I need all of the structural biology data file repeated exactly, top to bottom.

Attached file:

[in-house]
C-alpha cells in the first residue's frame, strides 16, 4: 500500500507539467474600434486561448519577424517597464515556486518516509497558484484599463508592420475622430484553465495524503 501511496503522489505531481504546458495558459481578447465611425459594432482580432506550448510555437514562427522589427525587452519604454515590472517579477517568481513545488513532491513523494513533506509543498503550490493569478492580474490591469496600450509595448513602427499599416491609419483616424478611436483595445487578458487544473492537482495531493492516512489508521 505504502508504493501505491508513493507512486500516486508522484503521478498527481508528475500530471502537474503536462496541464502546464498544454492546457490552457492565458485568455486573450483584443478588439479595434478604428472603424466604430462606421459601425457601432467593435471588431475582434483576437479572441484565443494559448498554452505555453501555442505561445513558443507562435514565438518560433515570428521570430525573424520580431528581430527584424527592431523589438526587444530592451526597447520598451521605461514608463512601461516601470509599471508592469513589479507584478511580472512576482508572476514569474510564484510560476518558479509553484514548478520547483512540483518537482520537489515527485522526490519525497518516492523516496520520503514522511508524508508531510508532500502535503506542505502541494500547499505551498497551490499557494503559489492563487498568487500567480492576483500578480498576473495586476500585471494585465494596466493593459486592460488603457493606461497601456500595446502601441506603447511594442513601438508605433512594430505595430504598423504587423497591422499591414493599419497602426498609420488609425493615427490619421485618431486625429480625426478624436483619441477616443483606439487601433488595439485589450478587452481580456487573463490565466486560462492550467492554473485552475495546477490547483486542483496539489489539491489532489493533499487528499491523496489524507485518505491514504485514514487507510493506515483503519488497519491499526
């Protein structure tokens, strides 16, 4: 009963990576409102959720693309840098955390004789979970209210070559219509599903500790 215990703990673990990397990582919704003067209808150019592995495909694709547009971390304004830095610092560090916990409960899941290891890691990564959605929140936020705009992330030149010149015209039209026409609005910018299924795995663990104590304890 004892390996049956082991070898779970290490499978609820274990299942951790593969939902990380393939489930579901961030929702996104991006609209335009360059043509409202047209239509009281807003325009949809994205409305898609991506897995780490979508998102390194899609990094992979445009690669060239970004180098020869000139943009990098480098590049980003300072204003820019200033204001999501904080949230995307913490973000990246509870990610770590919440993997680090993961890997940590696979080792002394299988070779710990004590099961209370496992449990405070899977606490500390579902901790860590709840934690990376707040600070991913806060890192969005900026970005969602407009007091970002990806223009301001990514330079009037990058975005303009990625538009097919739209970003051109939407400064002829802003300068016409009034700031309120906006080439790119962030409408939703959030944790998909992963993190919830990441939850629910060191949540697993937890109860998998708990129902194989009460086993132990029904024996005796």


[in-house]
C-alpha cells in the first residue's frame, strides 16, 4: 500500500507539467474600434486561448519577424517597464515556486518516509497558484484599463508592420475622430484553465495524503 501511496503522489505531481504546458495558459481578447465611425459594432482580432506550448510555437514562427522589427525587452519604454515590472517579477517568481513545488513532491513523494513533506509543498503550490493569478492580474490591469496600450509595448513602427499599416491609419483616424478611436483595445487578458487544473492537482495531493492516512489508521 505504502508504493501505491508513493507512486500516486508522484503521478498527481508528475500530471502537474503536462496541464502546464498544454492546457490552457492565458485568455486573450483584443478588439479595434478604428472603424466604430462606421459601425457601432467593435471588431475582434483576437479572441484565443494559448498554452505555453501555442505561445513558443507562435514565438518560433515570428521570430525573424520580431528581430527584424527592431523589438526587444530592451526597447520598451521605461514608463512601461516601470509599471508592469513589479507584478511580472512576482508572476514569474510564484510560476518558479509553484514548478520547483512540483518537482520537489515527485522526490519525497518516492523516496520520503514522511508524508508531510508532500502535503506542505502541494500547499505551498497551490499557494503559489492563487498568487500567480492576483500578480498576473495586476500585471494585465494596466493593459486592460488603457493606461497601456500595446502601441506603447511594442513601438508605433512594430505595430504598423504587423497591422499591414493599419497602426498609420488609425493615427490619421485618431486625429480625426478624436483619441477616443483606439487601433488595439485589450478587452481580456487573463490565466486560462492550467492554473485552475495546477490547483486542483496539489489539491489532489493533499487528499491523496489524507485518505491514504485514514487507510493506515483503519488497519491499526
């Protein structure tokens, strides 16, 4: 009963990576409102959720693309840098955390004789979970209210070559219509599903500790 215990703990673990990397990582919704003067209808150019592995495909694709547009971390304004830095610092560090916990409960899941290891890691990564959605929140936020705009992330030149010149015209039209026409609005910018299924795995663990104590304890 004892390996049956082991070898779970290490499978609820274990299942951790593969939902990380393939489930579901961030929702996104991006609209335009360059043509409202047209239509009281807003325009949809994205409305898609991506897995780490979508998102390194899609990094992979445009690669060239970004180098020869000139943009990098480098590049980003300072204003820019200033204001999501904080949230995307913490973000990246509870990610770590919440993997680090993961890997940590696979080792002394299988070779710990004590099961209370496992449990405070899977606490500390579902901790860590709840934690990376707040600070991913806060890192969005900026970005969602407009007091970002990806223009301001990514330079009037990058975005303009990625538009097919739209970003051109939407400064002829802003300068016409009034700031309120906006080439790119962030409408939703959030944790998909992963993190919830990441939850629910060191949540697993937890109860998998708990129902194989009460086993132990029904024996005796």